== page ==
A CHARM offensive from coach Luke Beveridge was one of the main factors in Hayden Crozier deciding the Western Bulldogs were the best fit for him. 

After six seasons and 69 games at Fremantle, the 24-year-old sought a trade to Whitten Oval after feeling his footy wasn't reaching the levels he had expected.

While he thoroughly enjoyed his time at the Dockers, the then half-forward left an end-of-season meeting with Beveridge adamant a change of scenery and position was the best thing for his career. 

The Dogs had kept close tabs on Crozier during his time in Perth, as they were close to selecting the Victorian during his draft year. 

"The catch-up I had with 'Bevo' post-season blew me away with what he had to offer me," Crozier told AFL.com.au.

"Bevo is backing me in off half-back, so I've been doing 90 per cent of my training down there, but also a little bit down forward and on the wing.

"He is massive on versatility and guys playing different positions, but my main role will be half-back, with the all clear to run and bounce and take the game on.

"I was probably becoming a bit stale at Freo, as I'd played most of the games over last two years but wasn't developing as much as I wanted to. 

"I had a contract offer from Freo as well, but I thought for my own benefit it would be best to come back to Melbourne and get a fresh start." 

Crozier's sound kicking and decision-making skills make him a wise acquisition for the Bulldogs, as inefficiency with the footy has been a glaring deficiency in recent times.      

Rohan Smith was renowned as an excellent kick during his 300 games in the red, white and blue, and it hasn't taken long for the club's development manager to admire Crozier's skill set and versatility.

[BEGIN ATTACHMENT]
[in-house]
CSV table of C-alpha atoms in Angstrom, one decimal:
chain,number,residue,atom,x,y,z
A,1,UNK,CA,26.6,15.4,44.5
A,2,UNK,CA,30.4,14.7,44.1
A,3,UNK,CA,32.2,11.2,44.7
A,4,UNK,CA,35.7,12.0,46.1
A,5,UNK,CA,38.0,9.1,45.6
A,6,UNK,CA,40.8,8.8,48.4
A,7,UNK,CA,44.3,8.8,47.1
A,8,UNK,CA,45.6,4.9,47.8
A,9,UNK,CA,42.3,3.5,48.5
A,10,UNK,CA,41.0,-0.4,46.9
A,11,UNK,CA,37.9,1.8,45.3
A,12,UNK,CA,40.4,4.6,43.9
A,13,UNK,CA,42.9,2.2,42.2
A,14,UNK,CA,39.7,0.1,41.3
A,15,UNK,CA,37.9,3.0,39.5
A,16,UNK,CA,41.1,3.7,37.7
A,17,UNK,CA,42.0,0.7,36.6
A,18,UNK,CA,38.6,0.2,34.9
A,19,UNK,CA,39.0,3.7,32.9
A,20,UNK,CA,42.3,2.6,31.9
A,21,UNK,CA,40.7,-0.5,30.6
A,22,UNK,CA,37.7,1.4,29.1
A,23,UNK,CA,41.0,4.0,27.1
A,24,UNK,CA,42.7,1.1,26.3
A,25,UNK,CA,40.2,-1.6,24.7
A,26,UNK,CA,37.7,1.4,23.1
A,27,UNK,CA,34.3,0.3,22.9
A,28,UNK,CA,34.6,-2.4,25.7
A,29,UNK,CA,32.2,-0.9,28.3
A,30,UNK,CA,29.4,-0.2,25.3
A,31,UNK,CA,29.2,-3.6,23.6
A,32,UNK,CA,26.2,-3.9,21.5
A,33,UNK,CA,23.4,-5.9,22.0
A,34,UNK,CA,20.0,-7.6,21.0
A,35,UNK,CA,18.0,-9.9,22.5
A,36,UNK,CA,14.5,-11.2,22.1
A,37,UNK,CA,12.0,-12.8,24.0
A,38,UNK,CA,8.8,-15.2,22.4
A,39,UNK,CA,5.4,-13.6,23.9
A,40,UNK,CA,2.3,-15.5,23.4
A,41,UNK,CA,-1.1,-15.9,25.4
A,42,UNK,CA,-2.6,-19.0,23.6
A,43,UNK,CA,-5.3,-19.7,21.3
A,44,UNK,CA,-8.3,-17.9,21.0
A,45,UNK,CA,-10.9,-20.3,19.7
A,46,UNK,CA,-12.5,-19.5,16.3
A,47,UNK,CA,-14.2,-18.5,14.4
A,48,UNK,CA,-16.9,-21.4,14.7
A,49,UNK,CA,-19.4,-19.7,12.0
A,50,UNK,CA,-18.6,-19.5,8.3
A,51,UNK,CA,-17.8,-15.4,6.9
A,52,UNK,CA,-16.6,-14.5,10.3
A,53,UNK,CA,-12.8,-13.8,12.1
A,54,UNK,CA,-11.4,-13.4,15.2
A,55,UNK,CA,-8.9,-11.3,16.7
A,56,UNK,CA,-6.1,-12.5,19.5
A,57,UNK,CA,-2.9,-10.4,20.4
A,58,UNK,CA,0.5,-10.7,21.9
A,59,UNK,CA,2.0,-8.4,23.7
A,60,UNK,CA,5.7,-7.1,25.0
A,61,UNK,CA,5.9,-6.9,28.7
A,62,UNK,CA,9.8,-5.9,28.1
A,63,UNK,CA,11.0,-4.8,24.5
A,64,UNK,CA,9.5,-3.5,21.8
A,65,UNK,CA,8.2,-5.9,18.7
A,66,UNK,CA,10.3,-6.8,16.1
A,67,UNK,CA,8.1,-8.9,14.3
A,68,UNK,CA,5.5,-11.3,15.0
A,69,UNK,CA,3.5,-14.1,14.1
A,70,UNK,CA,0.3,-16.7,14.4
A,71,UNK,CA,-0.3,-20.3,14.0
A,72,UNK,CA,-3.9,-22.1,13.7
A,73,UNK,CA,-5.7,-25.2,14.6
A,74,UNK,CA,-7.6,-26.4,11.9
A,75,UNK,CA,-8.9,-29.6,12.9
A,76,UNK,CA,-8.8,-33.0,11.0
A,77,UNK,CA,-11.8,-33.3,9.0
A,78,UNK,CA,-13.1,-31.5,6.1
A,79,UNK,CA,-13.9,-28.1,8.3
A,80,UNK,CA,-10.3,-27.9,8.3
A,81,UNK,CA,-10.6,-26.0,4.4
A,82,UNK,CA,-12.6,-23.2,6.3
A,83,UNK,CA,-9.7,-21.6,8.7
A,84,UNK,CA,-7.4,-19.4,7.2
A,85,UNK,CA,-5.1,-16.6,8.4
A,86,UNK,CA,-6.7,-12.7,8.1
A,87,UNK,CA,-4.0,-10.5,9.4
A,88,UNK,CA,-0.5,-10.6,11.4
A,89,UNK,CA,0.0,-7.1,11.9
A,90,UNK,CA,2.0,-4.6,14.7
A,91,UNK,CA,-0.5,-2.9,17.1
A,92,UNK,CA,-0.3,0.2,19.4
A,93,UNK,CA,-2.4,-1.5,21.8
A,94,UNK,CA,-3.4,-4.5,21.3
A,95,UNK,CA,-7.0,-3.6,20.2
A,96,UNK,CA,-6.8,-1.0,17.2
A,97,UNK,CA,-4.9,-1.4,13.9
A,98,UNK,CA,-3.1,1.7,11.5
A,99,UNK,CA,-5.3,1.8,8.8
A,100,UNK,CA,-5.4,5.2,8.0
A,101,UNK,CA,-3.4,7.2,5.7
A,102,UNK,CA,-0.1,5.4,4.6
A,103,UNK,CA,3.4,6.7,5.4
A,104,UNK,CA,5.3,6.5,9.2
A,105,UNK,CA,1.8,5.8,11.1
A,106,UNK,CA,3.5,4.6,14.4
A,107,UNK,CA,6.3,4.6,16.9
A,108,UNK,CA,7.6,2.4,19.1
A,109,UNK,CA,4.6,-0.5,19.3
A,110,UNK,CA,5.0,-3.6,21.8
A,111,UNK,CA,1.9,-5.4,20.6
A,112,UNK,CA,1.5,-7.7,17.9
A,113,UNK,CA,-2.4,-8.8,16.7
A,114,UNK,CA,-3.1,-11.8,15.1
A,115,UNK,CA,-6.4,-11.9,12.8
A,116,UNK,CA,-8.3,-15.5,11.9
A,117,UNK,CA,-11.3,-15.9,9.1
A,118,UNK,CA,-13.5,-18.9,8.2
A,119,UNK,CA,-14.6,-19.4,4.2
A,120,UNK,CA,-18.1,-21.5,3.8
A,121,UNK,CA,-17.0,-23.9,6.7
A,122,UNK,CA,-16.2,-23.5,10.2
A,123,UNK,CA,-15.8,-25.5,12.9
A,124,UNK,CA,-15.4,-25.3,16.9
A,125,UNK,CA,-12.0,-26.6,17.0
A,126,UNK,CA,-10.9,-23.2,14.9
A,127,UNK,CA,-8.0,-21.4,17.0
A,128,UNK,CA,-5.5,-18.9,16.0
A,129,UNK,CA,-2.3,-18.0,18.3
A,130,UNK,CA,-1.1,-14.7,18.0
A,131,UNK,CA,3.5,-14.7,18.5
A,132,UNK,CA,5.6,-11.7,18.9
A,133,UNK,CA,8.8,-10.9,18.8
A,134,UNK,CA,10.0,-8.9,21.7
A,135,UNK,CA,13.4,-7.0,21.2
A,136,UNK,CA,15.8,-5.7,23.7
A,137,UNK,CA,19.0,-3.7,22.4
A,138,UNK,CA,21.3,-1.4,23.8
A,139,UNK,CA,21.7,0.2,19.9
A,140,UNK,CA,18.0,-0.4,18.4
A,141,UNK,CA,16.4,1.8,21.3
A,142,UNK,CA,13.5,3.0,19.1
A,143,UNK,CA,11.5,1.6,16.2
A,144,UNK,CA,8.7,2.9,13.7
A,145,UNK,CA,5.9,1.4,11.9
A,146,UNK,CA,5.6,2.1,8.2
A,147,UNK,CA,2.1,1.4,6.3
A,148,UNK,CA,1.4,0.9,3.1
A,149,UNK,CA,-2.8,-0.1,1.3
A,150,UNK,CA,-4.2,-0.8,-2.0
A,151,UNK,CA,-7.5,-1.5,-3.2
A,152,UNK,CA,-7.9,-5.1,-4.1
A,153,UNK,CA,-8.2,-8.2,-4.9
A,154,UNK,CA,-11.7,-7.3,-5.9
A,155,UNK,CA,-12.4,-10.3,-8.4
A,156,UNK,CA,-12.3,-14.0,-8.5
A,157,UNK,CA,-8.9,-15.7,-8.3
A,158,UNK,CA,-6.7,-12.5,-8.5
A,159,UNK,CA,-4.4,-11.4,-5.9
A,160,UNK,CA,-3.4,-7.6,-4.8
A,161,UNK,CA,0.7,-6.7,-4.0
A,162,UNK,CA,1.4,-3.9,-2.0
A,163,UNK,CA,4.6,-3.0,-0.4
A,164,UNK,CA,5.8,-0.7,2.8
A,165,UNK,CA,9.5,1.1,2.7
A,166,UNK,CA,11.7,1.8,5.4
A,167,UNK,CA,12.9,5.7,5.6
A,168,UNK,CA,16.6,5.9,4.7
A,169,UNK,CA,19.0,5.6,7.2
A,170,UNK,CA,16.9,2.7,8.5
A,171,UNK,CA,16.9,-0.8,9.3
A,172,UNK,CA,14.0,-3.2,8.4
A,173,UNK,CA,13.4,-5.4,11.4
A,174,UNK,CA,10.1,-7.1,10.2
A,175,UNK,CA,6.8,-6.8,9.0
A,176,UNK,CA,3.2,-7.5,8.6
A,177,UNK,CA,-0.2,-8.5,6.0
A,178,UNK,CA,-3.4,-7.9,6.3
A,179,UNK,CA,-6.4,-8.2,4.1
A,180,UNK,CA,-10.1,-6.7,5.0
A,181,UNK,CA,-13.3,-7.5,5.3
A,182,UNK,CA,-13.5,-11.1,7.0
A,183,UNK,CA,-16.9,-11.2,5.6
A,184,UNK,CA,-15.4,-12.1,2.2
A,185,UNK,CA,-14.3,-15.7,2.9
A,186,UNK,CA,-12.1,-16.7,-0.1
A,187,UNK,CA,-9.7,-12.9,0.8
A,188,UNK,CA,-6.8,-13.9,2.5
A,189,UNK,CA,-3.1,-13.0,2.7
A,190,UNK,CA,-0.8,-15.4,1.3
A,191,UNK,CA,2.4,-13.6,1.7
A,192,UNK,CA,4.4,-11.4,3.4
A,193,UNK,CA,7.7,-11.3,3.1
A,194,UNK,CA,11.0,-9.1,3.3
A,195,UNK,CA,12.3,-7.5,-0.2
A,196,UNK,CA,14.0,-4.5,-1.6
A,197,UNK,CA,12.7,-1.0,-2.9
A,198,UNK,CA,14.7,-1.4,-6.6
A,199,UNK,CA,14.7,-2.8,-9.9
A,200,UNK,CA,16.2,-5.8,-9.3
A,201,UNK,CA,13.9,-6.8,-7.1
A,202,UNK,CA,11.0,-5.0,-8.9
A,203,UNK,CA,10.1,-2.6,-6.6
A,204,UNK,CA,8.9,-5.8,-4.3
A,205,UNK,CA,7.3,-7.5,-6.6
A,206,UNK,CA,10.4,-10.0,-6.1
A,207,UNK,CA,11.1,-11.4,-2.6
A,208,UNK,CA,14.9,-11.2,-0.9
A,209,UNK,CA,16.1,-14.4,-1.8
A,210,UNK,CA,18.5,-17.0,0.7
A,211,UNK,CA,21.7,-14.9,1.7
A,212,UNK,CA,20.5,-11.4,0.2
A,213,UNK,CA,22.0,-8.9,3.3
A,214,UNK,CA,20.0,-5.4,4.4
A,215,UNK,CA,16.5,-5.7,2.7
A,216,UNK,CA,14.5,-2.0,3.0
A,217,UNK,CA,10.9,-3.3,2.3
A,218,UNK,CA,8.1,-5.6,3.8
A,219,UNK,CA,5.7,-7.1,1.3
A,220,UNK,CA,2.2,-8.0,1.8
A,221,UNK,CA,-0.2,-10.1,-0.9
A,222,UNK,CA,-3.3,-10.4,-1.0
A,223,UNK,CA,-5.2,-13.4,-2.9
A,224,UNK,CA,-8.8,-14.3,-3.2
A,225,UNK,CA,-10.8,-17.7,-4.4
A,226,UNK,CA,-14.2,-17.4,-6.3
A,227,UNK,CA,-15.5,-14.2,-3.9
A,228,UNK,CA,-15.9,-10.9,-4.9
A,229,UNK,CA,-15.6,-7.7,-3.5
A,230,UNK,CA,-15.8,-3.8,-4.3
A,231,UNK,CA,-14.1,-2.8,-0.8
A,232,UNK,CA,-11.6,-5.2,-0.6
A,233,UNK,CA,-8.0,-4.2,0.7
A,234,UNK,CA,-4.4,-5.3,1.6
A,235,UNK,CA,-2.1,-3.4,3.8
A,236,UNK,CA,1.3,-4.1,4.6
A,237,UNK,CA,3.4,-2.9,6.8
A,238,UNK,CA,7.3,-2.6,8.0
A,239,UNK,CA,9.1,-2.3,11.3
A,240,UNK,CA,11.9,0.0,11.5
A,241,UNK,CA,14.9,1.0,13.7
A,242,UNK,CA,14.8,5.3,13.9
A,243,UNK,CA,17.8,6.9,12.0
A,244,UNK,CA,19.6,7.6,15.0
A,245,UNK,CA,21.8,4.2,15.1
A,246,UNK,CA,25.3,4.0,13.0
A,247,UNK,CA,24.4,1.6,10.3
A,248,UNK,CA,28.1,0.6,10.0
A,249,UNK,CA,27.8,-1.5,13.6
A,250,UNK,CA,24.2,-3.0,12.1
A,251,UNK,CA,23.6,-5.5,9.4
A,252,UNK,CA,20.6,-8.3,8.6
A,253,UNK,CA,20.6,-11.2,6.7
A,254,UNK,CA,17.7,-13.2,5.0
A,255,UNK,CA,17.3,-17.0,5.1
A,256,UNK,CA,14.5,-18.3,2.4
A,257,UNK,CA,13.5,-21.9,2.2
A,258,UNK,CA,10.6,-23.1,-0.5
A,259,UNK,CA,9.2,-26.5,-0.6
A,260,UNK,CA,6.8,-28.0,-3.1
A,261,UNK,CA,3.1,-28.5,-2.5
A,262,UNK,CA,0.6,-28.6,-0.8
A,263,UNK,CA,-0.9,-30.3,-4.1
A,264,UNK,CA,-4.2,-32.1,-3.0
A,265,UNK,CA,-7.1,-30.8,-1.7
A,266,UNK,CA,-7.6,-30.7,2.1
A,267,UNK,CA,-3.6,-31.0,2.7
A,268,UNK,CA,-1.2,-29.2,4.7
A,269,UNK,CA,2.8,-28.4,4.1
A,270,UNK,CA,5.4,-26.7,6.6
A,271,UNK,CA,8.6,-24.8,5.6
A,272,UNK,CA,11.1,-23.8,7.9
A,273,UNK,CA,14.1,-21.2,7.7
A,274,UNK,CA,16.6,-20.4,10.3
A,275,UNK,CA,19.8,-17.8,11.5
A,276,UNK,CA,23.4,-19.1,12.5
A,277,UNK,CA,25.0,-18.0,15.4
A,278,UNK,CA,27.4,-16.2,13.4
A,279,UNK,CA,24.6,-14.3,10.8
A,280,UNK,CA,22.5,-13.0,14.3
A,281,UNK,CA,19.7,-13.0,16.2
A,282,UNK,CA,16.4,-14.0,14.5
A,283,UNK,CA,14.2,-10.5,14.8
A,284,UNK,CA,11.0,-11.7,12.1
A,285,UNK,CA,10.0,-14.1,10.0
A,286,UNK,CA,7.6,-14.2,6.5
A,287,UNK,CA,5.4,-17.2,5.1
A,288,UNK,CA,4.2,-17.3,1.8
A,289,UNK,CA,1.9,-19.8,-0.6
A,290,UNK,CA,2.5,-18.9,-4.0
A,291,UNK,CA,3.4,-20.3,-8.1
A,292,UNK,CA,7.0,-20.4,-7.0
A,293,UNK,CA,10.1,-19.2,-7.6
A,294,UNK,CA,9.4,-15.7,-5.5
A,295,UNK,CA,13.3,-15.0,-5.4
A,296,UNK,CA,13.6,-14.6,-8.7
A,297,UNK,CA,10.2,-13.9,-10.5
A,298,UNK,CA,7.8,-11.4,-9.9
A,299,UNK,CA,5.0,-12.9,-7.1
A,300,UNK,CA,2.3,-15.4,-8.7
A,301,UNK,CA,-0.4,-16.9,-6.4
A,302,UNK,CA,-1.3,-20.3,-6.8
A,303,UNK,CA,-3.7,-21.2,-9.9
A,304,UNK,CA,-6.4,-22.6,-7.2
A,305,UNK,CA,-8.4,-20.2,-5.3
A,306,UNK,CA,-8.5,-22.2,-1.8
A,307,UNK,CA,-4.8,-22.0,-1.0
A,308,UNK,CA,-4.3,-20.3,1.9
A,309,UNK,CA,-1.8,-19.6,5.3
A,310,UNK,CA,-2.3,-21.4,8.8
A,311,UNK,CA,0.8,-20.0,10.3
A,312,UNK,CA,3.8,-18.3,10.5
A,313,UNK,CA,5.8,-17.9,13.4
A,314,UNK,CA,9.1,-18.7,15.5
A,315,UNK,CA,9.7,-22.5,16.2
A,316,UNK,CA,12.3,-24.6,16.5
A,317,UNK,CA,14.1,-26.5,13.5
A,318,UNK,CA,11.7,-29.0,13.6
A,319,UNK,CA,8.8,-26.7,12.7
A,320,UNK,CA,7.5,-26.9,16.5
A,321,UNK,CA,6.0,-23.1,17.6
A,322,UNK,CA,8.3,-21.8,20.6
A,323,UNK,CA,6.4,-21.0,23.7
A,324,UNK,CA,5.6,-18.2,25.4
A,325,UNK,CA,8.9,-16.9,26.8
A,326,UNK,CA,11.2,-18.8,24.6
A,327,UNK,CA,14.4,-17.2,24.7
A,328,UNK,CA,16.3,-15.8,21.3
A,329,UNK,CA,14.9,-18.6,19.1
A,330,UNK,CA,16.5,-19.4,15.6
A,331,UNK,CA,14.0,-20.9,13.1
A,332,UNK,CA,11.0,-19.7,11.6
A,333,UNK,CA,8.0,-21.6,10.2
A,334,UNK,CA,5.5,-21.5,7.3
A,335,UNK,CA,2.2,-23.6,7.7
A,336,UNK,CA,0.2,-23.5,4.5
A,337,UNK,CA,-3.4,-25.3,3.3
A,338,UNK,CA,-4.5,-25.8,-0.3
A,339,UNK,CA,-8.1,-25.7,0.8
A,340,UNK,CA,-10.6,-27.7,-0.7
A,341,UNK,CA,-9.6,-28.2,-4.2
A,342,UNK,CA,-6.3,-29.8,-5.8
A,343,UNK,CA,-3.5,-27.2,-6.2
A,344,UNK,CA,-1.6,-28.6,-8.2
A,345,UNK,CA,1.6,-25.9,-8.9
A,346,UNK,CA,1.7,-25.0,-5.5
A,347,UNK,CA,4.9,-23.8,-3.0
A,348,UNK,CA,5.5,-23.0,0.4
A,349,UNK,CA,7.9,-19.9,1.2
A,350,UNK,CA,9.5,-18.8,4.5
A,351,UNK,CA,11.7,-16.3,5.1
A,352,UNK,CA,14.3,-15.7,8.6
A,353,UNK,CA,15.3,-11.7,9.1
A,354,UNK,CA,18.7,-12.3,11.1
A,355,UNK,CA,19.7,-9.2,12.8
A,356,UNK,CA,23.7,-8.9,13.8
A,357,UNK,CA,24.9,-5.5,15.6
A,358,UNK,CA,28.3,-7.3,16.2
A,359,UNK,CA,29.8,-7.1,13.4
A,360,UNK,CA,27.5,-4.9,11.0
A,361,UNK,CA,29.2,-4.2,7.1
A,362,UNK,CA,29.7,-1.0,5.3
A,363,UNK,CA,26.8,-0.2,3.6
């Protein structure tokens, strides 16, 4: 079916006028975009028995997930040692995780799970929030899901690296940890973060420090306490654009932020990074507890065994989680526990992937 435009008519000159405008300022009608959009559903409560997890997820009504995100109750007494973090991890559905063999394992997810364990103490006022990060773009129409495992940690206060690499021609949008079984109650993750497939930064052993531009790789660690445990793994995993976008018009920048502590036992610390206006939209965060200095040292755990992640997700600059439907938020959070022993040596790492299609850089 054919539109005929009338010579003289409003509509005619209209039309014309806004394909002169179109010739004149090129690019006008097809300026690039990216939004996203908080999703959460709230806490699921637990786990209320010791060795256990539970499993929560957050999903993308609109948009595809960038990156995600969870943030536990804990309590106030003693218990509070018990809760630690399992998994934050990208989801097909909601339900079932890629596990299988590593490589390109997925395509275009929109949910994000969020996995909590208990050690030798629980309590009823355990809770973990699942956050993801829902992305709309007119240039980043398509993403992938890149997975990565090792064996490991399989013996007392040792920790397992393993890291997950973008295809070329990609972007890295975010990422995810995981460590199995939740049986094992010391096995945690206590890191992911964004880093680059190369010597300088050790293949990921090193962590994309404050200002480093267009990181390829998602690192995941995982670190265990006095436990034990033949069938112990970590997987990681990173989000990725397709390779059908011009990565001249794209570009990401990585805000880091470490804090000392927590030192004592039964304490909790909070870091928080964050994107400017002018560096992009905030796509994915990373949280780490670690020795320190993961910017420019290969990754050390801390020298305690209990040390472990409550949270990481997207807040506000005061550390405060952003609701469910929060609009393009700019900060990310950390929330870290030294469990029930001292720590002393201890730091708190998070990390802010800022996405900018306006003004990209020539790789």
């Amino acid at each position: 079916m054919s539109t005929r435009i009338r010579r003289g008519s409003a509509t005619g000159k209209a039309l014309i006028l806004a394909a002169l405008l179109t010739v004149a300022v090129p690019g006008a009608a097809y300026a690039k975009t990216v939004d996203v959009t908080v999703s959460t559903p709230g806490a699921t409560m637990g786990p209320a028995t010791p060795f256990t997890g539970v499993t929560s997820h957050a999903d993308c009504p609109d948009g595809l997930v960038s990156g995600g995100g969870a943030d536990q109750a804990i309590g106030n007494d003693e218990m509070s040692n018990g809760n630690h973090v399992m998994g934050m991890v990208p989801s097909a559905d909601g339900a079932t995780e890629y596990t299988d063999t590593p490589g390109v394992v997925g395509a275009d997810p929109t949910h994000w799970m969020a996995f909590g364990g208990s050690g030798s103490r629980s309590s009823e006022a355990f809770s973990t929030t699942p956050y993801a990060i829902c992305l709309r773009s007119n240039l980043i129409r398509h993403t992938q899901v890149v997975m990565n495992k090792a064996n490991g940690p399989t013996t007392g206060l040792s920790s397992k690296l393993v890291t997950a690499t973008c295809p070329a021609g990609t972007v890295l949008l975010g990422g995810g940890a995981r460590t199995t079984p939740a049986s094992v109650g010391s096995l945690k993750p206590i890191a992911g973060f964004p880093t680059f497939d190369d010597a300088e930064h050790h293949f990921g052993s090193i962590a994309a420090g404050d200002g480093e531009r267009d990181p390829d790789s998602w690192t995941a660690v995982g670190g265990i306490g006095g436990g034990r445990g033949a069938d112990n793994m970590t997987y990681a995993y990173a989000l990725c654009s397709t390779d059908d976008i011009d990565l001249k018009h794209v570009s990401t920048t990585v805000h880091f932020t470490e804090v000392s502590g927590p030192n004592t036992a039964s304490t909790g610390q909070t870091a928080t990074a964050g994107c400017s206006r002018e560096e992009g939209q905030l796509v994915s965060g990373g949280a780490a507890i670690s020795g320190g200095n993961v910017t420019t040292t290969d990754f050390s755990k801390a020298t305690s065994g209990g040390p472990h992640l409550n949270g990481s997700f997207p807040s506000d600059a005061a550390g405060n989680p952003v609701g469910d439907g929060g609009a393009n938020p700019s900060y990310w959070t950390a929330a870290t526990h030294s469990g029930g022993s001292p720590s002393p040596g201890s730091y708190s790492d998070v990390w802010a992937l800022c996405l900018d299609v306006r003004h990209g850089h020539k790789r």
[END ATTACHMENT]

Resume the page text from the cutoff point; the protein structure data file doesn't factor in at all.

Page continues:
"(Hayden's) a brilliant kick (and) reads the play really well, so he'll slide into our backline nicely, but he'll also go into the midfield as well," Smith said. 

"We know that we were a little bit inefficient with the footy last year, so anybody that come in and kick the footy and use it really well, we're welcome to that. 

"His ball use will really help our movement." 

One of the reasons Crozier finds himself at the Dogs is the retirements of club greats Robert Murphy and Matthew Boyd. 

Both were key cogs in the Dogs' ability to turn defence into attack, and the importance of filling the huge void isn't lost on the ex-Docker. 

Crozier will be assisted in the important role by regulars Jason Johannisen and Shane Biggs, and youngsters Bailey Williams, Ed Richards, Roarke Smith and Brad Lynch. 

"I feel like one of my strengths is my decision-making, so if that can help the team it will be good," Crozier said.

"Those two were champions of the club and champions at half-back, but (it's) not only myself coming into the club, there are other guys who can play that position.

"They are big shoes to fill, but I have 100 per cent confidence in the other guys on this list that can also do the job.

"Pressure for spots is healthy for the list, which is what you want." 

While reacquainting himself with Melbourne's "helter skelter" traffic hasn't been pleasant, Crozier says fitting in at the Kennel has been a "seamless transition". 

He already knew teammates Mitch Honeychurch and Tom Boyd from his time at the Eastern Ranges in the TAC Cup, while his landlord for the first few days back in Victoria was very welcoming.

"I lived with Marcus Bontempelli for the first four or five days as I got used to living back in Melbourne," Crozier said.

"Living with 'Bont' helped me get used to everyday life as a Bulldog. 

"We spent a bit of time together in the off-season, and were in Austin, Texas together for the City Limits music festival, and then we caught up in New York as well. He's a fantastic bloke. 

"It's been great so far because it was a pretty big move after spending six years at Fremantle, and I'm thoroughly enjoying my time here."